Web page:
From time to time, the issue of arbitrability of fraud arises in order to ascertain whether the disputes involving allegations of fraud are capable of being resolved through arbitration instead of courts. The Supreme Court of India (SC) recently through the  judgment of Vidya Drolia & Ors. v. Durga Trading Corp., (“Vidya Drolia”) explicitly overruled N. Radhakrishnan v. Maestro Engineers (“Radhakrishnan”) judgment, and providing a pro-arbitration approach towards arbitrability of fraud, thereby bringing clarity on the subject matter.

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In Search Of “Control”- A Competition Law Perspective

By Subramanya .V. Mysore, LL.M. Candidate at Jindal Global Law School

The term “control” is defined under explanation to Section 5 of the Competition Act, 2002 (the Act) as “control includes controlling the affairs or management by one or more enterprises, either jointly or singly, over another group or enterprise….” In order to assess control, firstly, a proposed merger shall meet the thresholds of asset and turnover set forth under Section 5.  Thereafter, the concerned party shall notify the Competition Commission of India (the CCI) under Section 6 to assess whether or not such mergers result in an appreciable adverse effect on competition in India. However, the notification requirement can be waived if the concerned deal falls within list of exemptions provided under items 1 to 10 of Schedule I to the Competition Commission of India (Procedure in Regard to the Transaction of Business Relating to Combinations) Regulations, 2011 (Combination Regulations).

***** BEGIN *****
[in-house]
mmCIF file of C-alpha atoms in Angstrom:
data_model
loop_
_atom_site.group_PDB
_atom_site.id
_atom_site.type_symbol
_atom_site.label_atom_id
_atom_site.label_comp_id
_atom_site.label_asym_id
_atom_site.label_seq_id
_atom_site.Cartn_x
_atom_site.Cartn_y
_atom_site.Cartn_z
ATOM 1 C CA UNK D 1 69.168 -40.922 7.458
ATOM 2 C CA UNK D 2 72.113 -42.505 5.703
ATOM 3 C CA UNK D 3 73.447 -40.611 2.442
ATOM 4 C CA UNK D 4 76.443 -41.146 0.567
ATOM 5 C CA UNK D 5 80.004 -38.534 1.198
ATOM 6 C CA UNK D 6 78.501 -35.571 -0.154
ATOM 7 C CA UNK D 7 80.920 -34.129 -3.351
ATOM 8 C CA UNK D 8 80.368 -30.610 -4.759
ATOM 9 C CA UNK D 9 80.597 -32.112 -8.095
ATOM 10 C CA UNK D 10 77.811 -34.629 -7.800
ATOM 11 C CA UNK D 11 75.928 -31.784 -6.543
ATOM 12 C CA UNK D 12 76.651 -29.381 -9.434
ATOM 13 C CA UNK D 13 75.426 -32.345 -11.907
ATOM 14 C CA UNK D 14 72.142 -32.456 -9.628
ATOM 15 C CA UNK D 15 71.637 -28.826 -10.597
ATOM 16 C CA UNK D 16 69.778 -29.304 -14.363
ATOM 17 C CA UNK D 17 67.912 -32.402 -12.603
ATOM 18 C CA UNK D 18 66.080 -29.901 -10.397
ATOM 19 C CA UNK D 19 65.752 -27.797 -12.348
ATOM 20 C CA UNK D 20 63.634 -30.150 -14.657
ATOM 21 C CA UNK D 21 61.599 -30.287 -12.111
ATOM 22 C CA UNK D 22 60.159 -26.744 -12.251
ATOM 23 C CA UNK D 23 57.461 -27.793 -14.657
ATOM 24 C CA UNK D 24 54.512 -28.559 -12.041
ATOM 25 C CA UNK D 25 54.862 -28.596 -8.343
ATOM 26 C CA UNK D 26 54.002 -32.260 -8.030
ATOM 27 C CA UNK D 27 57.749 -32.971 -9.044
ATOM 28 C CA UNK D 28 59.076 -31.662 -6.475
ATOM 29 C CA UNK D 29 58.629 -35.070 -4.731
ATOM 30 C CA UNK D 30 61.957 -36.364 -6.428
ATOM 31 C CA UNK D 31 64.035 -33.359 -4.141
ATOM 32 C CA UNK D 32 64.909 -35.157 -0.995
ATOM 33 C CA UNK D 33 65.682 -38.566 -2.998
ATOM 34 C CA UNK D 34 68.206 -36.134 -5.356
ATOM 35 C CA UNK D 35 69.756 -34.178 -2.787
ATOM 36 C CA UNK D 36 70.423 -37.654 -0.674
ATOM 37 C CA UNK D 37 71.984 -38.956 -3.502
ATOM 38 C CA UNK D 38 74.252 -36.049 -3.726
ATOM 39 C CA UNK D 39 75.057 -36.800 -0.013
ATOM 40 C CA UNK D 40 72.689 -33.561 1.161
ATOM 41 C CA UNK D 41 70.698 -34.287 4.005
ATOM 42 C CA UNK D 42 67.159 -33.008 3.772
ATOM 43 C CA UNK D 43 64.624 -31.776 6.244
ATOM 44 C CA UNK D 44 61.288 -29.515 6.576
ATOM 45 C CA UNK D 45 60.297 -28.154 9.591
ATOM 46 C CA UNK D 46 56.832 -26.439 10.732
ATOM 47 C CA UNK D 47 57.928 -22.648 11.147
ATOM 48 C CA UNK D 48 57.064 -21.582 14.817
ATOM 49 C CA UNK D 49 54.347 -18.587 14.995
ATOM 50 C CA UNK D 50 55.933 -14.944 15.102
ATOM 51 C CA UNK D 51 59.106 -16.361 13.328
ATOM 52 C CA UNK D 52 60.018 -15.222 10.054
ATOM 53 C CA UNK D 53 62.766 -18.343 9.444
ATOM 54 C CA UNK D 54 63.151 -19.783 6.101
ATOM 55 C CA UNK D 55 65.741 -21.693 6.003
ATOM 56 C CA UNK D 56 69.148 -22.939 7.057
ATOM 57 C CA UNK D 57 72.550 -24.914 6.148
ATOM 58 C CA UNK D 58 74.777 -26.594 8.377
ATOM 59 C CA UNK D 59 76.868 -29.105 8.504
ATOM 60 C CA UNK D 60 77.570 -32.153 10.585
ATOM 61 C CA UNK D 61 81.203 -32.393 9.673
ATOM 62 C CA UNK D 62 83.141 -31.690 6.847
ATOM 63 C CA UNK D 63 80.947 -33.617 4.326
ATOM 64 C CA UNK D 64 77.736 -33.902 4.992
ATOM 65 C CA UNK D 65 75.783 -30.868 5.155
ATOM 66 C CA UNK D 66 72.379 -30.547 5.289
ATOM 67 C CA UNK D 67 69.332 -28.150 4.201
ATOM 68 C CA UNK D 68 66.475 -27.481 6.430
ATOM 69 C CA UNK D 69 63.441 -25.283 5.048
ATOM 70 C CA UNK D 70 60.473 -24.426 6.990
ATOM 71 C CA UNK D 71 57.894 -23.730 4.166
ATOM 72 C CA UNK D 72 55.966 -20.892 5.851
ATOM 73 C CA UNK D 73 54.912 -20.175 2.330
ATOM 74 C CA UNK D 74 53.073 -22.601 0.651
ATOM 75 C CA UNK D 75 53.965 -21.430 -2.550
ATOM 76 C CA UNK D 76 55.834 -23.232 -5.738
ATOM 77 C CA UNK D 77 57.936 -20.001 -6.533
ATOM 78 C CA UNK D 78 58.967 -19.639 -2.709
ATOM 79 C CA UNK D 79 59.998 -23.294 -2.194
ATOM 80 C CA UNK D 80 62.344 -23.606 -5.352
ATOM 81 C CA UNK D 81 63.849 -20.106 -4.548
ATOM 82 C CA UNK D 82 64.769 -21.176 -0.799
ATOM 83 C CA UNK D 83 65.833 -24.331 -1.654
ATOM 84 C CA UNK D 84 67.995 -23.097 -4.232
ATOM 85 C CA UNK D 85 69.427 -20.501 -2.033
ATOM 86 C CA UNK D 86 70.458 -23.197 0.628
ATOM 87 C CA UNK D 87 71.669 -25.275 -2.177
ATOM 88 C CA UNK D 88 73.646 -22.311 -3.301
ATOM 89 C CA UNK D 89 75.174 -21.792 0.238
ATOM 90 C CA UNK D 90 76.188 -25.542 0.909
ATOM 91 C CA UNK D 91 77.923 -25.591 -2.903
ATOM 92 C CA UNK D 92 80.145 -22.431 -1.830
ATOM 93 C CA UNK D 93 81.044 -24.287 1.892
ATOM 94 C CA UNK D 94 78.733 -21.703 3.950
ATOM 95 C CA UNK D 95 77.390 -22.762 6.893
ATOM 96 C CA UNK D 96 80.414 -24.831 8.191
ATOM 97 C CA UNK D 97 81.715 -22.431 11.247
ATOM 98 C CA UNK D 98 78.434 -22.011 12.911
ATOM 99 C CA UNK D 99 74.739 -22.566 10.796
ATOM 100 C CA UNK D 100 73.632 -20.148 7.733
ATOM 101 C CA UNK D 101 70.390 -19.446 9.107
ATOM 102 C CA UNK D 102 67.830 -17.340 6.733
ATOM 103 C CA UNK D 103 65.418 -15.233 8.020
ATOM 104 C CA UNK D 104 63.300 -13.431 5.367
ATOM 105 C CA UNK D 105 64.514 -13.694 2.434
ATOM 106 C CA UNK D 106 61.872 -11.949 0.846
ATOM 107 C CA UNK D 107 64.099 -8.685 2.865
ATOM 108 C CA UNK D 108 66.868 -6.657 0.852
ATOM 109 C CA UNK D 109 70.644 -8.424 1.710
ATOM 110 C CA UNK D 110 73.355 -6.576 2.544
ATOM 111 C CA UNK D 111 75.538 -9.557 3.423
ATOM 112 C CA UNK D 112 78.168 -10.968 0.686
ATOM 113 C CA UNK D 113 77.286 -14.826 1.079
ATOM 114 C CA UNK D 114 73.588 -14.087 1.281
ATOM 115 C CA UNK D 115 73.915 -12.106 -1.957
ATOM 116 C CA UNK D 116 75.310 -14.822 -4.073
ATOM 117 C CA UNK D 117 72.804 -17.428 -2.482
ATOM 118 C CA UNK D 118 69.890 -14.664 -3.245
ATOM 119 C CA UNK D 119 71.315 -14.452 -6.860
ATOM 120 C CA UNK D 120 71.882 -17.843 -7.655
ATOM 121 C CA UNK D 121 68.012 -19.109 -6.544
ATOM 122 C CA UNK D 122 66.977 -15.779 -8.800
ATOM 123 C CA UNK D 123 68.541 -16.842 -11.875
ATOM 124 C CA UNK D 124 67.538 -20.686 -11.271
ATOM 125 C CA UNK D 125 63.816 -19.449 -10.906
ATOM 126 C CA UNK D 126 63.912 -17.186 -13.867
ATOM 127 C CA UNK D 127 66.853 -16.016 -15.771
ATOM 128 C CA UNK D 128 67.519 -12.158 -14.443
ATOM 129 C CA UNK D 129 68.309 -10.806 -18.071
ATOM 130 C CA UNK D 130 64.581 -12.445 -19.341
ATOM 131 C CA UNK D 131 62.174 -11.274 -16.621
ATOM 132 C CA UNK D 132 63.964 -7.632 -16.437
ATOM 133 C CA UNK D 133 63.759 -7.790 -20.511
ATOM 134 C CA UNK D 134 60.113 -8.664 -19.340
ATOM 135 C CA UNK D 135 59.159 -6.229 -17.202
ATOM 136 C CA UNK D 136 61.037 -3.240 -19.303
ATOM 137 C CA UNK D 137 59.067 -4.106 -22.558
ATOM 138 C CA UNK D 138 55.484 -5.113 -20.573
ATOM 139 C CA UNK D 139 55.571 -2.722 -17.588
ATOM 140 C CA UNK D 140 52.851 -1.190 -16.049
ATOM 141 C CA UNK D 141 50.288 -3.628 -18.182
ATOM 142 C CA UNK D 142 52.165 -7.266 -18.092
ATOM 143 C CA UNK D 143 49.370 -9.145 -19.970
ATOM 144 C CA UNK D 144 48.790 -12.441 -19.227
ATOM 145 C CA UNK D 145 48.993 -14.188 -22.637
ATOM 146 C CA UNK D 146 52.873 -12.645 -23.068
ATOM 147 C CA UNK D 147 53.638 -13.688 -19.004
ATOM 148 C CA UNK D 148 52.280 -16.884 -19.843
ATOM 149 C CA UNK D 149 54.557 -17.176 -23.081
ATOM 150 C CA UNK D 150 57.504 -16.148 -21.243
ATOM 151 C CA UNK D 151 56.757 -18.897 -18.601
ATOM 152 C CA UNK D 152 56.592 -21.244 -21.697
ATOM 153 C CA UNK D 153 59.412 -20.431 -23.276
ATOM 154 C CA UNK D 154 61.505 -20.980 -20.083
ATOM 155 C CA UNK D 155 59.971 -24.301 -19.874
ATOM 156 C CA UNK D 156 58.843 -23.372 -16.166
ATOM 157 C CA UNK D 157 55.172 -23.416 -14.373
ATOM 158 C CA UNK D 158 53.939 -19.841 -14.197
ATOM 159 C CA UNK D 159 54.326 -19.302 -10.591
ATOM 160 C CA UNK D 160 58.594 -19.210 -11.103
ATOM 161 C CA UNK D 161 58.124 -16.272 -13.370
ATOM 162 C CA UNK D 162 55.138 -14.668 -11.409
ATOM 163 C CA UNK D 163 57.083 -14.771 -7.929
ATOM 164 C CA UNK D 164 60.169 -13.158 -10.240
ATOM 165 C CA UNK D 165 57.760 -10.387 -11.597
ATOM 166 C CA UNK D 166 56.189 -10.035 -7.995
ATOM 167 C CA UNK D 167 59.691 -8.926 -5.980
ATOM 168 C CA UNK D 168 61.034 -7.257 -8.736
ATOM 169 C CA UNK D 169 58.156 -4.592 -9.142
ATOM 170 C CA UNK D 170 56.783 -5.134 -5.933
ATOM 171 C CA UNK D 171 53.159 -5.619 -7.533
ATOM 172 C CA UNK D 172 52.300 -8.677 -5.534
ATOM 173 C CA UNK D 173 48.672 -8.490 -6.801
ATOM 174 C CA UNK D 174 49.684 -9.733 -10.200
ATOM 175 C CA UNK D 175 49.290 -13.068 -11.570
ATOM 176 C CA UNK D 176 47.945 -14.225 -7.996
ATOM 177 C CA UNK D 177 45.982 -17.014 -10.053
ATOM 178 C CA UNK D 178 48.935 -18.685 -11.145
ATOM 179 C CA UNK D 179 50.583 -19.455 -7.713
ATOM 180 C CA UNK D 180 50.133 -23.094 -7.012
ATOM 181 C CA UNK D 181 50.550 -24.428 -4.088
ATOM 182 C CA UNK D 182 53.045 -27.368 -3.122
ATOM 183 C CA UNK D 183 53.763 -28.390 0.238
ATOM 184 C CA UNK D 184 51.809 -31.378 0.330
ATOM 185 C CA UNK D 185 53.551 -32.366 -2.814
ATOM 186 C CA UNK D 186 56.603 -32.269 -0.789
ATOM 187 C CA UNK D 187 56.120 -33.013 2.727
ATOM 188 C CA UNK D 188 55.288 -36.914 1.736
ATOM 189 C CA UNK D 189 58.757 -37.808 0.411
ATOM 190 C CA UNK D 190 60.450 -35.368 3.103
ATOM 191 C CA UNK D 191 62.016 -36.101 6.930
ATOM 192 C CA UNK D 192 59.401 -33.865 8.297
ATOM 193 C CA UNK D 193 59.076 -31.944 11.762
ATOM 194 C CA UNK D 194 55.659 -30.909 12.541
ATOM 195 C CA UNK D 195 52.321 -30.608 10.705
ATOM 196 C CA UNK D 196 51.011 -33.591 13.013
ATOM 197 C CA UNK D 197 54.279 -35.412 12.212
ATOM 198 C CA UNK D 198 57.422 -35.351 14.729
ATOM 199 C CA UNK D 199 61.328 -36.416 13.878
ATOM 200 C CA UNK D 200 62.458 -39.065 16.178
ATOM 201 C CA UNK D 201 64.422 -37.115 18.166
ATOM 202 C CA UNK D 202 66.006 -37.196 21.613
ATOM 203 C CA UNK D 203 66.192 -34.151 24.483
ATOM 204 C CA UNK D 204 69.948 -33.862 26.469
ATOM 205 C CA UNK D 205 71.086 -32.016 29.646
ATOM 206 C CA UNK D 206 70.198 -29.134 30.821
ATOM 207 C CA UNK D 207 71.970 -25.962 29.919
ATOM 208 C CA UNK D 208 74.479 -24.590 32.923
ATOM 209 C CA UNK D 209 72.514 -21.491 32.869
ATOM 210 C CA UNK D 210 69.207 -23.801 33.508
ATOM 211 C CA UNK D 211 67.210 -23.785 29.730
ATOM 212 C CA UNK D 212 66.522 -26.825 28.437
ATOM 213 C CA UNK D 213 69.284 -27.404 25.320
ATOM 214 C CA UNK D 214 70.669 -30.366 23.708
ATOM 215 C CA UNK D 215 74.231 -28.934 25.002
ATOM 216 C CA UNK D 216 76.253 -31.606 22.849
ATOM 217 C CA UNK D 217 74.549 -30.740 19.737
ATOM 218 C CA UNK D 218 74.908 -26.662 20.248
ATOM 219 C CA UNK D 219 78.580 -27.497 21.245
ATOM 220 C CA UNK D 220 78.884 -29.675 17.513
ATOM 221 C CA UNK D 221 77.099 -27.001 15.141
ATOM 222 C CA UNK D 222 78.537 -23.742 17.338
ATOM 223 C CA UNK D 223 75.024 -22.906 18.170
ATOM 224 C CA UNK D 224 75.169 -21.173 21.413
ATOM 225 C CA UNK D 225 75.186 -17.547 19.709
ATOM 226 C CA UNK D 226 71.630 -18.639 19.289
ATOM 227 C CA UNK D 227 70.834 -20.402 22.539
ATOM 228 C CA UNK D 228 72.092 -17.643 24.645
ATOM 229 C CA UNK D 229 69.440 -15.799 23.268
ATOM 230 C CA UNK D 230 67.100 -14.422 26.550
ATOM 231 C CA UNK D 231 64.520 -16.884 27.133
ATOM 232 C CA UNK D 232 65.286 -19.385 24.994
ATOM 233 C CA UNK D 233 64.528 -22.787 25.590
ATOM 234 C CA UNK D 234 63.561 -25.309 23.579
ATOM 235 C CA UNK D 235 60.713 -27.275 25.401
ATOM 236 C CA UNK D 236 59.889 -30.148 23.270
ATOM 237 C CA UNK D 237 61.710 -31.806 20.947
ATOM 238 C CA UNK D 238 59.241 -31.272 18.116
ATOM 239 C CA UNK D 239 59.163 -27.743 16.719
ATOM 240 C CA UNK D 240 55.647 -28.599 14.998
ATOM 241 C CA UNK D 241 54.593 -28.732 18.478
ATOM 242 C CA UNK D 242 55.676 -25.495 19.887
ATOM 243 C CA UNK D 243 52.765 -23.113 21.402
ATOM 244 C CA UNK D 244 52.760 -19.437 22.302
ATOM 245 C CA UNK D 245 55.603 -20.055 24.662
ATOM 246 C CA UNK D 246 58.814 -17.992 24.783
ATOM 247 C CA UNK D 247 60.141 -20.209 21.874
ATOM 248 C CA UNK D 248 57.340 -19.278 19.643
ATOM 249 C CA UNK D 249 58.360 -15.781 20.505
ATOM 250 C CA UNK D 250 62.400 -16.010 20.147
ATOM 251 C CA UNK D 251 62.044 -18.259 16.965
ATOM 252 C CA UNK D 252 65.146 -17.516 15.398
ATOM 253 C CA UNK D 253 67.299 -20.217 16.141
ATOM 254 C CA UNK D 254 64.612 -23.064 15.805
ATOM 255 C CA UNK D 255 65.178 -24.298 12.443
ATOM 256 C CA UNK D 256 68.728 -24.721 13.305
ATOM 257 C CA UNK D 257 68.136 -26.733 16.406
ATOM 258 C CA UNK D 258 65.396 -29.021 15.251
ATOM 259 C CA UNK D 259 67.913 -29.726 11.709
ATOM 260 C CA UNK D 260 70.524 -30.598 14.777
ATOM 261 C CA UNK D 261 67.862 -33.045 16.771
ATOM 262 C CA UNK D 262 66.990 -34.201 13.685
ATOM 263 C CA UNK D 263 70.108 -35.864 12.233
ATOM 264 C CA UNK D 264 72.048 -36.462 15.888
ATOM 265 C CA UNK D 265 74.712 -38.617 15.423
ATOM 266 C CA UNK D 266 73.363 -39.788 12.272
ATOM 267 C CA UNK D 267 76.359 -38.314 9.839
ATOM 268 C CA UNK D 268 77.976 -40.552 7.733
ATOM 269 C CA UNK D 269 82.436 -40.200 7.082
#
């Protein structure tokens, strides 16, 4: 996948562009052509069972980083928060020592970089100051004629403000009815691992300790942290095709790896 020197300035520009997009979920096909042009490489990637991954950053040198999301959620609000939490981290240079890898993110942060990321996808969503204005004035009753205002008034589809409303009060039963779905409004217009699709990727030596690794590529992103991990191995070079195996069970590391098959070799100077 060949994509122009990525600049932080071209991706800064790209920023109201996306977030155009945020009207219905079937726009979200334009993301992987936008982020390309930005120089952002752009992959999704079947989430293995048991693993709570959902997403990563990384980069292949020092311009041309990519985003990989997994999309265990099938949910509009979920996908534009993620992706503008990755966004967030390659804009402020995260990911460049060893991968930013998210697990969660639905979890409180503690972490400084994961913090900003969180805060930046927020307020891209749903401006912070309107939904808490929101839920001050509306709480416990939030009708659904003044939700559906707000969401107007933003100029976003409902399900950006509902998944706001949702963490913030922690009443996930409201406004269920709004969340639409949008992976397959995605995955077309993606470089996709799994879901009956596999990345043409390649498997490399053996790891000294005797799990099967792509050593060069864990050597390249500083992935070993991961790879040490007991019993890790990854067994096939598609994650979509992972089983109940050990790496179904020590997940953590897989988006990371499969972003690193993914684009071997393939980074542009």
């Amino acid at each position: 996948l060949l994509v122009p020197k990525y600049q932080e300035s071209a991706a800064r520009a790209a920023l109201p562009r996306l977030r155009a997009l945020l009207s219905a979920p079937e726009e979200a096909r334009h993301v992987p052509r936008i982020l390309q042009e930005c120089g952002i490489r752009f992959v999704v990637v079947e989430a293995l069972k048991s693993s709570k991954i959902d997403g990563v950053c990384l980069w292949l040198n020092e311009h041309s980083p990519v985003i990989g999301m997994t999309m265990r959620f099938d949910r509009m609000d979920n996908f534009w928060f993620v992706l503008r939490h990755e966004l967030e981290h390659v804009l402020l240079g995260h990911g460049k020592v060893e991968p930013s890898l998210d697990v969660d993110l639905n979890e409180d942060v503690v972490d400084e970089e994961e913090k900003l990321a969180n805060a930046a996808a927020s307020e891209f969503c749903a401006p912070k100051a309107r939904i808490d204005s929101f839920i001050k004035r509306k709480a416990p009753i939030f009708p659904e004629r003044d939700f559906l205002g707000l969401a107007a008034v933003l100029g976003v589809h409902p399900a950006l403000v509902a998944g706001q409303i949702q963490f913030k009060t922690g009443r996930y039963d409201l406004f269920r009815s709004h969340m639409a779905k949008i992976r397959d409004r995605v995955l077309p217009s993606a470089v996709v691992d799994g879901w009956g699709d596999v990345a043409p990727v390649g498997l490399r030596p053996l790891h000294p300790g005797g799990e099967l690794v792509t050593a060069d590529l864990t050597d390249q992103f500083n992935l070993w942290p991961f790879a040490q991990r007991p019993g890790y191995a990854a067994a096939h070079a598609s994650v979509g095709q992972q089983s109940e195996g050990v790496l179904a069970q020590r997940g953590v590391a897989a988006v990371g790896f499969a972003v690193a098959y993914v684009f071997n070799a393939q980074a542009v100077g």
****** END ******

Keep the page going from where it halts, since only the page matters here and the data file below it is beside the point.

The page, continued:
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Regulation of Online Content Creators in India- The Way Forward

By Chirag Jain, Advocate, Supreme Court of India

On 9th November 2020, the Government of India issued a gazette notification bringing the ‘films and audio-visual programmes made by online content providers’ and ‘news and current affairs content on online platforms’ both of which hitherto were free of supervision, under the ambit of Ministry of Information and Broadcasting.

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SEBI Clears Air Over Remuneration to Promoter-Executive Director

Gaurav Pingle, Practising Company Secretary

Remuneration or compensation to the directors of the company is one of the crucial aspects of corporate governance. The amount of remuneration or increase in the remuneration to directors is usually based on the profitability of the company and its performance for the corresponding financial year. By the amendments introduced by the Companies (Amendment) Act, 2019 and the Companies (Amendment) Act, 2020, the provisions relating to remuneration to non-executive directors / independent directors have been amended. Remuneration to promoter directors (executive directors or managing directors) has always been a matter of discussion.

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Representation and Warranties Insurance & Need for Establishing a Legal Framework in India

Avijit Singh and Chetan Saxena

Introduction

With the advent of Covid-19 nothing has been left untouched, from a daily household routine to critical market avenues, it has brought new challenges for everyone. However, with these new challenges, various new opportunities have popped up, especially for India. In terms of legal landscape, various novel legal concepts can be introduced in India (already existing in the west) on a much wider scale that can reap benefits. An important domain is the scheme of Representation and Warranties Insurance (“RWI”) in M&A transactions. While Representations and Warranties (together “R&W”) has been an important component of M&A dealings, the introduction of insurance has brought concerns along with multiple benefits. RWI is in its initial phase in India; contrary to the position in the west which has a much wider application and understanding of the concept.